I disagree with this. The exact same spell shouldn't be better just because the GM is using it. Plus it's unclear anyway since the only direction I can find is from James Jacobs who contradicts himself. link1 link2
Personally, I feel that Pathfinder Society probably allows even more (in sum) than most home games even should. There's a huge breadth of material that Paizo has published and much of that won't be appropriate, flavor-wise, to any given campaign.
The hard-cover books plus any books on topics directly related to the campaign you are running should present plenty of choices for characters while reducing the overwhelming amount of stuff out there. There are also certain things that PFS disallows that a home game need not, such as item crafting since you can directly monitor how it affects the game.
The atheist abjurations feat from Faiths and Philosophies also gets you "a +2 bonus to your caster level whenever you use an abjuration spell to dispel or counter a divine spell, or send an extraplanar outsider summoned or called by a divine caster back to its home plane."
Mystic Lemur wrote:
"Such as" simply means "for example." It is not limiting.
From align weapon: "You can’t cast this spell on a natural weapon, such as an unarmed strike." This doesn't mean you can use it on a claw attack just because they didn't list out every natural weapon.
From baleful polymorph: "If the new form would prove fatal to the creature, such as an aquatic creature not in water, the subject gets a +4 bonus on the save." A fish gets a bonus to its save when you try to turn it into a squirrel (while it's in water).
From bless weapon: "Individual arrows or bolts can be transmuted, but affected projectile weapons (such as bows) don’t confer the benefit to the projectiles they shoot." Bless weapon on a crossbow doesn't confer the effect to the ammunition.
From calm emotions: "This spell automatically suppresses (but does not dispel) any morale bonuses granted by spells such as bless, good hope, and rage, and also negates a bard’s ability to inspire courage or a barbarian’s rage ability." All morale bonuses from spells are negated, not just those from bless, good hope, and rage.
From dispel magic: "You can also use a targeted dispel to specifically end one spell affecting the target or one spell affecting an area (such as a wall of fire)." You can use dispel magic to perform a targeted dispel of any spell, not just wall of fire.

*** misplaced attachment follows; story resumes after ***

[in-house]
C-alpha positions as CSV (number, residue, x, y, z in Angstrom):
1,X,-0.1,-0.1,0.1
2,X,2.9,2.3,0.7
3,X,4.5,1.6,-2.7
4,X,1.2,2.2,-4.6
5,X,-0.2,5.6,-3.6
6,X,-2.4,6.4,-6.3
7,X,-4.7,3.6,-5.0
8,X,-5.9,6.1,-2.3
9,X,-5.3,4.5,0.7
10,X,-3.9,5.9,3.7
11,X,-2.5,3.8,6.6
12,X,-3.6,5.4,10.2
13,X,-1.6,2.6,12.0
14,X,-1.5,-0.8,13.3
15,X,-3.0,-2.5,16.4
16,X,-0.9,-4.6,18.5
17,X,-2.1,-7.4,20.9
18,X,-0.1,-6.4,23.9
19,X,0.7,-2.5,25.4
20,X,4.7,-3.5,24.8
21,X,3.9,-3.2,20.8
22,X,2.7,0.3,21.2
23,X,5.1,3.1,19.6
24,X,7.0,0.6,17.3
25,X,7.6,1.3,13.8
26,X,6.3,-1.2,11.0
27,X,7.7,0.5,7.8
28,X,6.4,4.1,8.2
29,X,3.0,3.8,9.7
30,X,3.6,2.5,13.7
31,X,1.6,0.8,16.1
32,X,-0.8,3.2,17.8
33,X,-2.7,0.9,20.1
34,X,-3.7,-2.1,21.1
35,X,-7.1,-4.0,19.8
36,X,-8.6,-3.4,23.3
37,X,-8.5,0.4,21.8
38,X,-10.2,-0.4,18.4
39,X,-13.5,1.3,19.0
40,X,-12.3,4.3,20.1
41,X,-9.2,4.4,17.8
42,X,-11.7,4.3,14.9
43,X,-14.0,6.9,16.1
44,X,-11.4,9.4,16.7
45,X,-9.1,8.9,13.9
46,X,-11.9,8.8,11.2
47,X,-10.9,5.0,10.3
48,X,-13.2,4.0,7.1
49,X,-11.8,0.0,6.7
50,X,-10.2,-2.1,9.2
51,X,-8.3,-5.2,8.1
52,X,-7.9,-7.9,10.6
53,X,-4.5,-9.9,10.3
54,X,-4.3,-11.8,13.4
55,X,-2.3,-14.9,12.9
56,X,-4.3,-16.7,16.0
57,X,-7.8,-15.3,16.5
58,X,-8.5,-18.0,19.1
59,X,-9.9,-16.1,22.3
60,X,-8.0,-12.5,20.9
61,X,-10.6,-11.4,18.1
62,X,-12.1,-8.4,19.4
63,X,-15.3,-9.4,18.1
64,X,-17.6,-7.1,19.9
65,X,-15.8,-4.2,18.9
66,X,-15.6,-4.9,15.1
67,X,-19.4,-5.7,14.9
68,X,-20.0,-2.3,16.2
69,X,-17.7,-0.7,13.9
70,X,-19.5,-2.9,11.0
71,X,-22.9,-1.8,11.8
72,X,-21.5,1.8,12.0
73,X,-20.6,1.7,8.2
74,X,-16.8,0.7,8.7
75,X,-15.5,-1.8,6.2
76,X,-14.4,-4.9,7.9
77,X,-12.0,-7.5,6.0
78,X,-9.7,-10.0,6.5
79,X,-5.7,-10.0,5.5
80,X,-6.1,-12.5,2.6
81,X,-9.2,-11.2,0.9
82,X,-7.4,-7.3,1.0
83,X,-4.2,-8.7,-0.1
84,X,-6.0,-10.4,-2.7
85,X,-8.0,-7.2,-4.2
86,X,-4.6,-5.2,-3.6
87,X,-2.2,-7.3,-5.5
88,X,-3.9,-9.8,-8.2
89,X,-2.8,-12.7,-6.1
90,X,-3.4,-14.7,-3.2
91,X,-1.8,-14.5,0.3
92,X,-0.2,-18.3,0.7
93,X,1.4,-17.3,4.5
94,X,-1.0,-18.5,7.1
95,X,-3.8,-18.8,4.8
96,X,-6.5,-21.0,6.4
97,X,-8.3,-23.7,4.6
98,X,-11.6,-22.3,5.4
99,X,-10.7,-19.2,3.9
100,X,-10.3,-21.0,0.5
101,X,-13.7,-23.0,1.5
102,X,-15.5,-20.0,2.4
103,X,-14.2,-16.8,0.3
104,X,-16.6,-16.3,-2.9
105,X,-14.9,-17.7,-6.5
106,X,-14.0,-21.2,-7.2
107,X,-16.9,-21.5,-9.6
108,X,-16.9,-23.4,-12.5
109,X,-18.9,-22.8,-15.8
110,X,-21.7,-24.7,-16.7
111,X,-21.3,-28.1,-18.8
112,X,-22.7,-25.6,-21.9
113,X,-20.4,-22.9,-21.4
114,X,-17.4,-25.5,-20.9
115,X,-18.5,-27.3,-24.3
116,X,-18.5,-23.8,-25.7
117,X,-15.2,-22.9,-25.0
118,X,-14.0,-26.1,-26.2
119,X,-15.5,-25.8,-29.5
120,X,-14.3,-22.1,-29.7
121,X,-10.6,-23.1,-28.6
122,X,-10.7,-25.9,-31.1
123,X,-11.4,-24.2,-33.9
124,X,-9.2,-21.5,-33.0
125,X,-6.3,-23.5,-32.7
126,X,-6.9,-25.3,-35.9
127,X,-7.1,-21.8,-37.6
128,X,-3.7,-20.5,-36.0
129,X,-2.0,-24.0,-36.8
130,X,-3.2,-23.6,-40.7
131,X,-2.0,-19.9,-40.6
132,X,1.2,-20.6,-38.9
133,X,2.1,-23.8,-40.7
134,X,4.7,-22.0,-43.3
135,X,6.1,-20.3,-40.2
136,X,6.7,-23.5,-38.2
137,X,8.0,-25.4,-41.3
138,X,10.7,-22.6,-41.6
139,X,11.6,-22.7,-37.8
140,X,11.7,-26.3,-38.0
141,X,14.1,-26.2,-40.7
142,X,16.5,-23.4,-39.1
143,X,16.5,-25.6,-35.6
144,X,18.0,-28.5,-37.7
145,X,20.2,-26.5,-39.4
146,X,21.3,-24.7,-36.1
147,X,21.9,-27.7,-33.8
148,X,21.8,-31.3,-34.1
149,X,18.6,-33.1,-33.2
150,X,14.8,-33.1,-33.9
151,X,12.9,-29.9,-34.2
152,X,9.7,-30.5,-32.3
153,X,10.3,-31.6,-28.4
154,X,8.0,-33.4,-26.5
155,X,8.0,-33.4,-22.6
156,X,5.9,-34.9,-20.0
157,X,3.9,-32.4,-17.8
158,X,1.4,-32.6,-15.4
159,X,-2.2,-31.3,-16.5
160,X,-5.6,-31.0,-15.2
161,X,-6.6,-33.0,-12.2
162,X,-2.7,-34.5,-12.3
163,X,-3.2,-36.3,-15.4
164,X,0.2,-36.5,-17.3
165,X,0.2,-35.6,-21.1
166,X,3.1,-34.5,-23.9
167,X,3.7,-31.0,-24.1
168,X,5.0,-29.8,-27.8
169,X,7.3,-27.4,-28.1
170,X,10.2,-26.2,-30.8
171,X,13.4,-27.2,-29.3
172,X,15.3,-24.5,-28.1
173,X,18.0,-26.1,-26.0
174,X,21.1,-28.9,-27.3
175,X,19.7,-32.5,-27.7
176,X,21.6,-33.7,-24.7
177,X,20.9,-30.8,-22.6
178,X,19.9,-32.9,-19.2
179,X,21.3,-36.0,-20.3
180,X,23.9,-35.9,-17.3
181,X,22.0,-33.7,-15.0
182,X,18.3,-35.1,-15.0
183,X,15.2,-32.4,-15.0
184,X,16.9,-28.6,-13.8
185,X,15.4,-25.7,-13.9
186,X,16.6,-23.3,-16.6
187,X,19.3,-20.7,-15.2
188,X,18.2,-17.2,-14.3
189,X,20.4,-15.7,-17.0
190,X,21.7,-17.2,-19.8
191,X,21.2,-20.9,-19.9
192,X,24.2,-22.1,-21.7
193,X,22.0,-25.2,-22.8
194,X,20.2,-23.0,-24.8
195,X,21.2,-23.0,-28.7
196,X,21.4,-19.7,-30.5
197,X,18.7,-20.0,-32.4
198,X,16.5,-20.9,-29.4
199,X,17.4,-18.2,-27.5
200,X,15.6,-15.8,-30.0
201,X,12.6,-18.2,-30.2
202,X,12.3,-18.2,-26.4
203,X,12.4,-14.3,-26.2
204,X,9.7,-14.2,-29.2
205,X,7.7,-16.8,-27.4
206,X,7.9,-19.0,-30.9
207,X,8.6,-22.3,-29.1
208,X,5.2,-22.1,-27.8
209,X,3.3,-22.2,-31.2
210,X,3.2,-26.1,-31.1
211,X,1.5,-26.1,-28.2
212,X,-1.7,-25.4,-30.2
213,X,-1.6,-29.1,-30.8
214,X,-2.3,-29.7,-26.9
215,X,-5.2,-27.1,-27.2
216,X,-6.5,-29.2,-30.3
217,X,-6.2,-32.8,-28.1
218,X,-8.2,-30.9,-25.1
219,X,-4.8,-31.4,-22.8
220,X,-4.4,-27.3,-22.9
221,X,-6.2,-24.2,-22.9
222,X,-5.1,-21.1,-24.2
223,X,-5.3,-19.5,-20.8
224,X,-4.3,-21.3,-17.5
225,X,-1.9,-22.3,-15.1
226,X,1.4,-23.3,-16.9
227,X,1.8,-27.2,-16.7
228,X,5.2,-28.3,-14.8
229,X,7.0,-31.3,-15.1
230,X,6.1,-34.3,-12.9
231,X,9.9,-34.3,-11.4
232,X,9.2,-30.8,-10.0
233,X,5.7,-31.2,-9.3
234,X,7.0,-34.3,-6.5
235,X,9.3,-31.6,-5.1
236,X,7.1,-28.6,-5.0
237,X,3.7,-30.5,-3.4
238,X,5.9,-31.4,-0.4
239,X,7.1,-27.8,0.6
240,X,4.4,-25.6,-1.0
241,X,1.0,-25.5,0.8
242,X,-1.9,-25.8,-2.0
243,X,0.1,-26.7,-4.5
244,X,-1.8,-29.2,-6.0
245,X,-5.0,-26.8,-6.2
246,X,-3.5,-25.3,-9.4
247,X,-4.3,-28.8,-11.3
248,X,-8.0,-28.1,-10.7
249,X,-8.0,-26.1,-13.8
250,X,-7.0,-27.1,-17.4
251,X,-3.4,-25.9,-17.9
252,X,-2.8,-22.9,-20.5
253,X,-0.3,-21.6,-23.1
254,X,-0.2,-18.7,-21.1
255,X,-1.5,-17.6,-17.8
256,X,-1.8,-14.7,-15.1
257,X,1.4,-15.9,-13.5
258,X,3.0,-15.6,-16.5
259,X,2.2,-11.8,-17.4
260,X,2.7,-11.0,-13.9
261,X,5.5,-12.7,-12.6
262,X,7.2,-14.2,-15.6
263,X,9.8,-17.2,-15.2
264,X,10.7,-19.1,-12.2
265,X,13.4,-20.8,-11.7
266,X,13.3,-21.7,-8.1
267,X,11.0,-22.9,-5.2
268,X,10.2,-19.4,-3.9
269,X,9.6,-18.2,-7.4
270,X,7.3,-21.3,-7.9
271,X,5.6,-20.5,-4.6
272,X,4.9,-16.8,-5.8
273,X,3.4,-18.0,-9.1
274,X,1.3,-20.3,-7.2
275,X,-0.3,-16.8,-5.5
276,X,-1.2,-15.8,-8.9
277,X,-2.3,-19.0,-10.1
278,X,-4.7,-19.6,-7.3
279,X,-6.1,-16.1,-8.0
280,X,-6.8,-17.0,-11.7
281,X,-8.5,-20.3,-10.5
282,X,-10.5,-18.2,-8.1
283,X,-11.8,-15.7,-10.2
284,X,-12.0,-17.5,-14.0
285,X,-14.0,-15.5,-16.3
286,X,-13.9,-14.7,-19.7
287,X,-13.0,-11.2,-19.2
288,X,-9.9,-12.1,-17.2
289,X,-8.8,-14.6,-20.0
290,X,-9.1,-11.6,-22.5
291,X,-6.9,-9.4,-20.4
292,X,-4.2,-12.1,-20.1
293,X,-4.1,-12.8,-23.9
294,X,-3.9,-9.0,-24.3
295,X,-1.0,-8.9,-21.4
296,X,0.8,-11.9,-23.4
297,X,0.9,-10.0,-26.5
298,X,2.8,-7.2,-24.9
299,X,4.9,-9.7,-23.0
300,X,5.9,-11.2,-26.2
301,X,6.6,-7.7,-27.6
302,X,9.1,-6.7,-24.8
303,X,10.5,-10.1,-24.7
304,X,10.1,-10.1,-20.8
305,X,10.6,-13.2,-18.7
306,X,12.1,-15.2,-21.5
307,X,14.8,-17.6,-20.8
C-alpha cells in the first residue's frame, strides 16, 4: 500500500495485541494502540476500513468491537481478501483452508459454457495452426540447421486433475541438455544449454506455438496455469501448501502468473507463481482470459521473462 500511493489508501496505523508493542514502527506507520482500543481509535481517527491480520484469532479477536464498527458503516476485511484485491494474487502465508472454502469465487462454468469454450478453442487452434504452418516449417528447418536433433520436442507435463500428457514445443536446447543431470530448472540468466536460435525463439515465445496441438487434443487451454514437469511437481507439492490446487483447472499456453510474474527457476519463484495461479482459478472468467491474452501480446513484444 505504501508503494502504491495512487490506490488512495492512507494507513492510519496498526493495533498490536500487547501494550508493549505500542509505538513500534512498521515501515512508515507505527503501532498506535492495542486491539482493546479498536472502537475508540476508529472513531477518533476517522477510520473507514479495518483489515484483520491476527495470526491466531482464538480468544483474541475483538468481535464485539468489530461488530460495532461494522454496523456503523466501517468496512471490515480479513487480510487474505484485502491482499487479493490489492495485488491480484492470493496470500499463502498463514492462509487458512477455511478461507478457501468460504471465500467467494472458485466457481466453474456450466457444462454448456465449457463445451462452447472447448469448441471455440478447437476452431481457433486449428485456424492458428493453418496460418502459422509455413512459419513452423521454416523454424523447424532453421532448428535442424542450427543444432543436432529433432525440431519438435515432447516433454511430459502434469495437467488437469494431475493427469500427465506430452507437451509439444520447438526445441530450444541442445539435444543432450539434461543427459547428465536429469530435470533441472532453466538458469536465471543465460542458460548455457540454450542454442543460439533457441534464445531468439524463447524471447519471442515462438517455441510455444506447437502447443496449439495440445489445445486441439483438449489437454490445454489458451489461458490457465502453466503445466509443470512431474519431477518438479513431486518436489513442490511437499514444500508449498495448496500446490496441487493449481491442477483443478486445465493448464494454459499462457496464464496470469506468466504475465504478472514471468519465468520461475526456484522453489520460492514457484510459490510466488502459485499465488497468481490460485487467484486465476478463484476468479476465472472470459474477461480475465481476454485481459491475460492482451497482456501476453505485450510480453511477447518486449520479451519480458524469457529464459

Search the core rulebook for "such as" and you will quickly come to realize it is used to provide examples, not to provide all encompassing lists.
So, going back to the above quote:
Second, the subject immediately receives another saving throw (if one was allowed to begin with) against any spells or effects that possess or exercise mental control over the creature (including enchantment [charm] effects and enchantment [compulsion] effects, such as charm person, command, and dominate person.
Protection from evil is not limited to only stopping charm person, command, and dominate person.
Note, I'm not trying to jump down your throat, but I've seen this notion before, and not just with the "because PFS" reasoning. I just want the idea to die. Determining how multiple effects overlap is one of those reasons why the game has a GM. All we can ask is for GMs to make a good faith effort to adjudicate the rules fairly and without malice.
Michael Brock wrote:
So what it sounds like just from this thread is there is little play happening at levels 7+ And we should focus on lower level play options because we need to allow enough options for veteran players to play with the new player that comes in off the street. Interesting. Perhaps we need to reevaluate any plans we had for a new seeker arc and refocus those on tier 1-5. Thoughts?
I would really love to see a new seeker arc, but I believe that focusing those efforts on more tier 1-5 scenarios would benefit the community much more.
The thing is that the responses here make it seem more ambiguous than I believe it really is. Many people are responding with "it should be this" as opposed to what the rules actually allow.
The season's faction goals are in the Guide to Organized Play that everyone is expected to read.
Infusions are great - they are force multipliers that you don't have to use your own in-combat actions for. Some good lower level formulas for infusions include:
For a bomber alchemist: if you have the Adventurer's Armory book, then take the Splash Weapon Mastery feat.
Players wanted some additional options after the Advanced Race Guide came out. Tengu were selected along with Aasimar and Tieflings to be available without a boon. Tengu had already been depicted as being found in various places within the inner sea region, so it made sense for them to be more numerous within the Pathfinder Society compared to many other "exotic" races.
You can empower horrid wilting three times, plus still widen a cloudkill or black tentacles and have one charge leftover for whatever. I think maximized, widened cloudkill on top of a widened black tentacles is particularly nasty myself. x4 movement, possible grappling, and con damage every round. Wall them in and it's game over.
On the note for this boon, does it let you make 1 of the new character or can you make as many of the new characters as you want?
When building a new character for Pathfinder Society Organized Play, you may make use of the Thassilonian magic rules on page 17 of Pathfinder Campaign Setting: Inner Sea Magic.
For those who like communal resist energy, may I suggest a riffle scroll of communal resist energy. This bumps the minimum caster level up to 7, which means resistance of 20 instead of 10, plus it lasts longer and requires no verbal components.